Saturday, April 20, 2024

Get a FAQ please


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I am no fan of university education or its often meaningless degrees. After years of pure science at St Augustine, a student asked lecturer One-Ear Barnes when we would start to learn agriculture.
“We can’t teach you that,” replied One-Ear. “To learn agriculture you need go and work alongside the Aranguez farmers.”
The Internet has rendered university education even more superfluous. You can now get a FAQ (Frequently Asked Questions) on any subject. Just the other night the wife and I, devastated at not getting our nightly Horlicks, made do with a Horlicks FAQ on the kitchen table.
I can now tell you how founders James and William Horlick went from England to the States, how it’s made, the different types, why it’s popular in India and much more. As an accomplished Horlicksologist I could write a Horlicks thesis on everything except why the local agents don’t have it in stock.
There’s no excuse for ignorance in today’s world. Or for talk show hosts who say they have no knowledge of our sugar industry yet sneer at its importance and very existence. Such moderators need to get a FAQ. Here’s a brief one for their benefit:
Q. What qualifies you, Lowdown, to write a FAQ on the Bajan sugar industry?
A. I was born and raised at a sugar factory cum plantation. In 1965, the sugar producers set up a diversification unit under Graham Gooding to explore alternatives to cane. I joined a year later.
We did extensive research on many food crops (including English potatoes), cotton, pineapples, you name it. Gooding developed instant yam. We held discussions here and abroad on crop and livestock systems.
Q. And your conclusions?
A. Given our climate and conditions, no crop comes even close to being a replacement for sugar cane. Apart from being an unrivalled foreign exchange earner, its benefits as a rotation to other crops, in maintaining our soils, in supporting livestock, its spin-offs and by-products make it a winner every time.
Q. What are some of these?
A. Col. Dowding saw sugar cane as a field of grass (the cane tops) on a field of sugar. The tops are welcome fodder in the dry season, the whole cane excellent animal feed. Sugar cane bagasse is litter for chicken pens; molasses for feed, rum and as a health tonic for humans. We have had wax and hardboard factories here using sugar cane peel. But above all sugar cane is the best restorative for our soils after they’ve been depleted by other crops.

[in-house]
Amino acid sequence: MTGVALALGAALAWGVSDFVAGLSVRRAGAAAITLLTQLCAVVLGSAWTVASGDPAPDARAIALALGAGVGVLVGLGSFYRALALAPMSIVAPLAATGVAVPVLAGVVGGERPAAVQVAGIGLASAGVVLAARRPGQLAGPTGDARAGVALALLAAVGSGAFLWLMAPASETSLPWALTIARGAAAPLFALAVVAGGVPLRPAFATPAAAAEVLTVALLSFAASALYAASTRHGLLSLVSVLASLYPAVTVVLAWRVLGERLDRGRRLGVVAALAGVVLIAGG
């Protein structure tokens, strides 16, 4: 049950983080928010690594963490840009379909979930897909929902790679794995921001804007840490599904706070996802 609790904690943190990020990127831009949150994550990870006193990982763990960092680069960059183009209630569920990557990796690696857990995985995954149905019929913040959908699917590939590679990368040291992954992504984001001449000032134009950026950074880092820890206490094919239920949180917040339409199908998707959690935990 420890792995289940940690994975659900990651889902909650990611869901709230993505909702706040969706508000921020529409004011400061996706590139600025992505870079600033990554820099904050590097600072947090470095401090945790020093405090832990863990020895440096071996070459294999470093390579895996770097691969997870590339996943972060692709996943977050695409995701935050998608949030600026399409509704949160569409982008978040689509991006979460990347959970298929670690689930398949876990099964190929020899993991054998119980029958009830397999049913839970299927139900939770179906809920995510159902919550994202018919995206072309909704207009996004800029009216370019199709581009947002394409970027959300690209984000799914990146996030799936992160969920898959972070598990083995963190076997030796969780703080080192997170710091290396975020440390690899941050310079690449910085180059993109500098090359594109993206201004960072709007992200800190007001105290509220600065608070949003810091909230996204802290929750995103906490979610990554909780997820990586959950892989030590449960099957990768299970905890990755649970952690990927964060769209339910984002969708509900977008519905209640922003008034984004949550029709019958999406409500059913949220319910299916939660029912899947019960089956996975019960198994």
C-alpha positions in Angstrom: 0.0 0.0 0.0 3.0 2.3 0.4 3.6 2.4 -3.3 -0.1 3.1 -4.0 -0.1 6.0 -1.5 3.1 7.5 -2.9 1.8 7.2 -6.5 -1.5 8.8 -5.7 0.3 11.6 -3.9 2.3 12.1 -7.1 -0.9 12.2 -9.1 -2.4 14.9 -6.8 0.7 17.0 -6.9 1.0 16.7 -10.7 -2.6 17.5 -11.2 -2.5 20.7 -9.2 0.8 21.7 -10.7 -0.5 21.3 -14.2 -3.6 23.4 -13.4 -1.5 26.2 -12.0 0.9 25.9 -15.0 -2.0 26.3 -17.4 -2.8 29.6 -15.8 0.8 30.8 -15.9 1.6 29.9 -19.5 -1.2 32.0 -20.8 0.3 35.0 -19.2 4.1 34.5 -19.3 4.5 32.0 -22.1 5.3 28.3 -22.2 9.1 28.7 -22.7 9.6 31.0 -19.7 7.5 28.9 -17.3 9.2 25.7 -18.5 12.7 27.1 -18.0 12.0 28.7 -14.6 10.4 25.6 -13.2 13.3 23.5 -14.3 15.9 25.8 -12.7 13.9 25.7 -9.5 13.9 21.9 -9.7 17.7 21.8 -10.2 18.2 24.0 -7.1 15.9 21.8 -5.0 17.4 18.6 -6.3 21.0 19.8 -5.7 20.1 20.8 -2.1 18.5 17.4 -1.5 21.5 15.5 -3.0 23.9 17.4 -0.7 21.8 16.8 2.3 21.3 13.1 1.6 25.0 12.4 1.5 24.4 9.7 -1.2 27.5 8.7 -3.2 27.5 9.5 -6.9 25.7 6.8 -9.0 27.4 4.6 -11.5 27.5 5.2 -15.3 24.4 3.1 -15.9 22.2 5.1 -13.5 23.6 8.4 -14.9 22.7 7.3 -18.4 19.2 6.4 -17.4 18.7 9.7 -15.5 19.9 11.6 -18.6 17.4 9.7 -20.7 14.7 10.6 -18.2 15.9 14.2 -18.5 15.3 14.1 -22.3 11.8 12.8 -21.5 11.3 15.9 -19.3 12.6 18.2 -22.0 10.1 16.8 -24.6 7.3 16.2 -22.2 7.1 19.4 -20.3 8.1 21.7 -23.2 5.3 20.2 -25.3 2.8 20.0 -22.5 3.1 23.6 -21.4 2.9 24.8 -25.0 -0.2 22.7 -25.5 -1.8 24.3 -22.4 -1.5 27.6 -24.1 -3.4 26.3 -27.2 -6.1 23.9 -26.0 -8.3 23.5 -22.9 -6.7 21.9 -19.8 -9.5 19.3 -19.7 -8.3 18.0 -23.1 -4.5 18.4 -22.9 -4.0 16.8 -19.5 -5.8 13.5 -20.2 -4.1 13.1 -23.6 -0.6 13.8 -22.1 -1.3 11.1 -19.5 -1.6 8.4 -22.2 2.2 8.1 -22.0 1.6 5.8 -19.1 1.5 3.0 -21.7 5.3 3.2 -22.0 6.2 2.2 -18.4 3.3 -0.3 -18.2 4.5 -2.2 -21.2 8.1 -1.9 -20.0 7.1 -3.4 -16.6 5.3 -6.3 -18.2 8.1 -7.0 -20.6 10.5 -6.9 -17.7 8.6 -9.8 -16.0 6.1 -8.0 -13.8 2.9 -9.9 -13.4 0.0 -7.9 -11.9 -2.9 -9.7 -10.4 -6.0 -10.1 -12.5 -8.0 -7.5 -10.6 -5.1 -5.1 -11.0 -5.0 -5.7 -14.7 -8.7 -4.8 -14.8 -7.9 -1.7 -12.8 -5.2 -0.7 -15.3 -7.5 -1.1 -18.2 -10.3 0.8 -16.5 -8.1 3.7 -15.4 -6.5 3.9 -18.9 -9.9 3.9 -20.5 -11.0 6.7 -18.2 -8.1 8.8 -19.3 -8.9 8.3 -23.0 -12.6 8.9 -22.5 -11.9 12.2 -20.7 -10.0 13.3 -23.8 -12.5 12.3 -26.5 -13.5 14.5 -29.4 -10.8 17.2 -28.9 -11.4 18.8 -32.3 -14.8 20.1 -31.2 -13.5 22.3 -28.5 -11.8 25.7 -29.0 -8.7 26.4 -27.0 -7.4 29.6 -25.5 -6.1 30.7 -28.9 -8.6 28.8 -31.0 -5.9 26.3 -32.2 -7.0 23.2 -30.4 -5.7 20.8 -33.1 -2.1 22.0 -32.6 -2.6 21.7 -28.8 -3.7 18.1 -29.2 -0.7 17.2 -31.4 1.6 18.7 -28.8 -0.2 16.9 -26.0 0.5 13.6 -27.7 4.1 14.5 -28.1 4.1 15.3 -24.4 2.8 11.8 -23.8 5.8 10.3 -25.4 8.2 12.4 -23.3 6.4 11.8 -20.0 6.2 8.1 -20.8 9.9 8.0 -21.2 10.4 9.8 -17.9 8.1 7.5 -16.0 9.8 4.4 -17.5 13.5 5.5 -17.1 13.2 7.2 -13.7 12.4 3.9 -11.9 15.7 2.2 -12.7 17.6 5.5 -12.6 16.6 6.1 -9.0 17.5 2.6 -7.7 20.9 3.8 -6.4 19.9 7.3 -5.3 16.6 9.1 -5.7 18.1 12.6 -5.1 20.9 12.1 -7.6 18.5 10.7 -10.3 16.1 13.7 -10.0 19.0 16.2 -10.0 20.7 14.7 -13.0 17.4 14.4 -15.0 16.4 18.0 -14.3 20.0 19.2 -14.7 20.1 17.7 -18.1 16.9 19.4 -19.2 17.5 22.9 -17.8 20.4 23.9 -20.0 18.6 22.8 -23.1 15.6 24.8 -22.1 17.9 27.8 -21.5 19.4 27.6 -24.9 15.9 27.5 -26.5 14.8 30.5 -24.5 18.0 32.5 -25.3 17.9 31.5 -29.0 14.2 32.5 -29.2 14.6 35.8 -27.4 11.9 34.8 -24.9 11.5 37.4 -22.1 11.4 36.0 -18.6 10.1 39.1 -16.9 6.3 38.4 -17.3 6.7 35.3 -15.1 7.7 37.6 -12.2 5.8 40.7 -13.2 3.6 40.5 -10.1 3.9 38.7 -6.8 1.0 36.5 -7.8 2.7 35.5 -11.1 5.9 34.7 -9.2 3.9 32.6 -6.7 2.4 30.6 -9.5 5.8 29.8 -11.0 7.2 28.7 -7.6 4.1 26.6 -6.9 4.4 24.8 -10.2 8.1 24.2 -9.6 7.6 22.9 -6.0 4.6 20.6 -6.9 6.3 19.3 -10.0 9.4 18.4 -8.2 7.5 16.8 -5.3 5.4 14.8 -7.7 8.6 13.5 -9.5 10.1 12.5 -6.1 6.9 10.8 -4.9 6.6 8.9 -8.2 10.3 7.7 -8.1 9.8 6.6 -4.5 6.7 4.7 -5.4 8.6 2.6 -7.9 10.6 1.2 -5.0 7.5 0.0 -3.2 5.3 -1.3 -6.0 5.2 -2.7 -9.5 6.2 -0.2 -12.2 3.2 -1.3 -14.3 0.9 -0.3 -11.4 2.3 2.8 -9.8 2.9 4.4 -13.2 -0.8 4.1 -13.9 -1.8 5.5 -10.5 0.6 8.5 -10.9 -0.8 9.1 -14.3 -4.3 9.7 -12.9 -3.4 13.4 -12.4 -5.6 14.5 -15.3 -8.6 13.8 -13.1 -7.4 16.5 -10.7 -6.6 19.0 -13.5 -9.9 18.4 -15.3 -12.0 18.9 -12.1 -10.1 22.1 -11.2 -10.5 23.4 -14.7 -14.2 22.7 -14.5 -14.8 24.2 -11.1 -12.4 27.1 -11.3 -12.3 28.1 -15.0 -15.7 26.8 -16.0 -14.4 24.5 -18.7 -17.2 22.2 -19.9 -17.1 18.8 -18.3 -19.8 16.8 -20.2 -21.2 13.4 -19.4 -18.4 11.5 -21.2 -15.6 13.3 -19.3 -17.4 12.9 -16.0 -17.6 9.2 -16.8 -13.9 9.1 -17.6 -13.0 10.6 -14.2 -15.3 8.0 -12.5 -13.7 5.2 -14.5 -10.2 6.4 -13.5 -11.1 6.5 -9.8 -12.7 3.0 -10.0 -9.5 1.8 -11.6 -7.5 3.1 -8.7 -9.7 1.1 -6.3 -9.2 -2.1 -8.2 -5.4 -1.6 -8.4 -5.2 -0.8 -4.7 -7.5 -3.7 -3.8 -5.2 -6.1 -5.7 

Q. Anything for the tourists?
A. Undoubtedly the ambience sugar cane provided in its heyday made Barbados a place worth coming to. In 1961 I overheard a recently returned Trinidad group enthusing over our neatly laid out fields: “The whole place is like a beautiful well-kept garden!” Contrast that with today’s situation. Barbados is now a scrubby dump of which no true Bajan could fail to be ashamed.
Q. Can you justify keeping land in sugar when people want housing?
A. There needs be no conflict. Every plantation has acres of “rab” land unsuitable for agriculture but ideal for building. It is an unpardonable sin to use fertile land for buildings.
Q. Can you expect a majority black population to be enthusiastic about sugar?
A. If, instead of railing against sugar, politicians had devised means of putting the plantations under black ownership, we might now have a mainly black plantocracy. My late friend and colleague Jeff Garvey went from Westbury Road boy to owning his own estate.
Q. But isn’t sugar uneconomic?
A. Not to the dreadlocked vendor who brags he sells $400 a day of Constant’s canes. Not to the juice producers. Sugar can make money. But not if we let yields fall while paying higher wages than anybody else.
Q. Any final words?
A. The decline of sugar is hitting us in many areas. Based on figures I just made up, the rat population (and risk of lepto) has increased 329 per cent since estates no longer bait fields. Prostate cancer is up 68.3 per cent since motoring men have nowhere to weewee without Maxine McClean honking at them. When a “cane piece” was just that to us country folks, there was no problem maintaining a young population. Sugar was, and can still be, everything to Barbados.
• Richard Hoad is a farmer and social commentator. Email


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